I’m going to skip around the ballot this year and comment on the categories that I have strong opinions about. I didn’t read much short fiction this year, for instance, so I’ll move past those. I always enjoy this time of year, however, when I get to go back and enjoy the best short fiction from the year before, and I’ll be doing that again this year.

The major trend I see here (and one I accept with open arms) is that there are a lot of new names on the ballot, and the first signs of change in the fan categories as we see fan writers and publications from new mediums (like BookTube) begin to appear on the ballot. It’s a wonderful sign of health for the awards. Sometimes it’s hard for me to believe how much the Hugos have changed and evolved over the past decade as more and more fans from online SFF fandom have become involved.

So, let’s get started.

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Shine Bright: The Starless Sea by Erin Morgenstern

As 2019 tipped into 2020, readers started compiling their lists of the best books of the decade. I thought long and hard, but the only book I had any certainty about was the decade’s best: a debut novel from Erin Morgenstern called The Night Circus. With a tenacity matched by few other books, The Night Circus has not left me since I first read it years ago.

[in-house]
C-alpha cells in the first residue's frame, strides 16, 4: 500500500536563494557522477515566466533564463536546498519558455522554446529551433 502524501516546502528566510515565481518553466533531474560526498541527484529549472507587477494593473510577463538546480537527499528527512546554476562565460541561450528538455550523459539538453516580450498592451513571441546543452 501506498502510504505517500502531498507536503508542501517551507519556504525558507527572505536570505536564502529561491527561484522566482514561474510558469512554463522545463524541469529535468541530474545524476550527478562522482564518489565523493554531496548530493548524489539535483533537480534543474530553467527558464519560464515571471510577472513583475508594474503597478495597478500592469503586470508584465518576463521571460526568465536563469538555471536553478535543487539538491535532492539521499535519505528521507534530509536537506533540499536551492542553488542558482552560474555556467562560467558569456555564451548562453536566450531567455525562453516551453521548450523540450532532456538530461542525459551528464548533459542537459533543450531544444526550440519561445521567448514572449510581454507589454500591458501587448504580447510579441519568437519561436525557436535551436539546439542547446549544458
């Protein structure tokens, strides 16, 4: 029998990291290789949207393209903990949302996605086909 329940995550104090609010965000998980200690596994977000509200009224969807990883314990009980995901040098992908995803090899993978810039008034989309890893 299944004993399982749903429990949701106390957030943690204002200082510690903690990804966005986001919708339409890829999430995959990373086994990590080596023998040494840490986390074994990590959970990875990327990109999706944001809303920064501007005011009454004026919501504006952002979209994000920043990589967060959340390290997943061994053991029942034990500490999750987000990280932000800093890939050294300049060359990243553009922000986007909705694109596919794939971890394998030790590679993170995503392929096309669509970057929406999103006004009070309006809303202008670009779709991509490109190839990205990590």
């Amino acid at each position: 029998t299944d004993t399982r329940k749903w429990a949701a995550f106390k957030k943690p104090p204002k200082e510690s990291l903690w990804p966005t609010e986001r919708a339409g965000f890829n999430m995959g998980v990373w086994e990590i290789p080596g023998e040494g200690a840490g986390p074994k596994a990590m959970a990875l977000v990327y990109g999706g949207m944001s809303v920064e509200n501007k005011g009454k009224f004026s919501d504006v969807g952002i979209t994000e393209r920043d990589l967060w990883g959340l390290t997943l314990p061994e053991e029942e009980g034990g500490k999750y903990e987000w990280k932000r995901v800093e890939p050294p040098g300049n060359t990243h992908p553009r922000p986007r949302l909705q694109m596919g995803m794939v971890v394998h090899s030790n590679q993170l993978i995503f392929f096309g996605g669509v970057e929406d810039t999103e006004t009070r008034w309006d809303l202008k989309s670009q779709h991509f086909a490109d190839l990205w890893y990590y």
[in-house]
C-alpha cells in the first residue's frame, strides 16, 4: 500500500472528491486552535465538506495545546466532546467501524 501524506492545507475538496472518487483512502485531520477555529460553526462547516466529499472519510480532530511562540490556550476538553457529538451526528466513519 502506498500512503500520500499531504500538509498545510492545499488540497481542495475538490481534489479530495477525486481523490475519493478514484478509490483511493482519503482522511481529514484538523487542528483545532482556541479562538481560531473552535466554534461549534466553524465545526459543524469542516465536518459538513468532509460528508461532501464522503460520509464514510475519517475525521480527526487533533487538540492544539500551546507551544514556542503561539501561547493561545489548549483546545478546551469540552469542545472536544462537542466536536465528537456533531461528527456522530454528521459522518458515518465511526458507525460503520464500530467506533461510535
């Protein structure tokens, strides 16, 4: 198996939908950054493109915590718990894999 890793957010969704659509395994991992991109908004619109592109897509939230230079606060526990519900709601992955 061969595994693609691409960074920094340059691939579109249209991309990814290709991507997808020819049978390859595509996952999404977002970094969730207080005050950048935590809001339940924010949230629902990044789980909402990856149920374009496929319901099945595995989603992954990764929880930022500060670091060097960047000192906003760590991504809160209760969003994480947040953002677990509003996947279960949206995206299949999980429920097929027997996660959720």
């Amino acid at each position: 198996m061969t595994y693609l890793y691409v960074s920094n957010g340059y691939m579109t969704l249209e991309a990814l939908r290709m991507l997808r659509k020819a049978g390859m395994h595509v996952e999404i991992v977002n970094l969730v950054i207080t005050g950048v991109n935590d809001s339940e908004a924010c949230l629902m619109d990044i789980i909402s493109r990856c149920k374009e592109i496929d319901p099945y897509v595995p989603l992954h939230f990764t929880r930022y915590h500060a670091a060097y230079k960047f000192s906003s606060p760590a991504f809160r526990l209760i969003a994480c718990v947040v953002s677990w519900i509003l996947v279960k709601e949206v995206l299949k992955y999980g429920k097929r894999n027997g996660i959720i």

I had big words for The Night Circus when I reviewed it for A Dribble of Ink in 2012:

The Night Circus is a classic novel that will sit on the highest shelf of my bookshelf, right next to The Hobbit and The Shadow of the Wind. … There’s magic in this novel and it deserves to be read by anyone wanting to be reminded that there is more to life than meets the eye.

Usually when I liken a book to two all-time classic, the comparison begins to show its age as the days, weeks, and years pass?—but not so with The Night Circus. If anything, the comparison seems more fair to me now than it did then, especially after having read Morgenstern’s much awaited follow-up, The Starless Sea. Like Tolkien and Zafon’s novels, The Night Circus is a book for the ages.

The Starless Sea is better.

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2019 Award Eligibility & Recommendations

Photo by SpaceX on Unsplash

*grabs megaphone*

*clears throat*

Excuse me! You there. Yes! You in the back.

I’ve got some stuff I want to talk to you about.

My Eligible Work

This was a lighter year of fiction for me as I focus on completing the first draft of my novel project, The Thousand Shattered Gods, with just one piece eligible for “Best Short Story.” I am also personally eligible for “Best Fan Writer” for the reviews, essays, commentary, news coverage, and other non-fiction work I produced for Tor.com, Barnes & Noble SFF Blog, Uncanny Magazine, here on my blog, and via Twitter. I also had notable (but ineligible for “Best Fan Writer”) work in Kotaku and EGMNOW.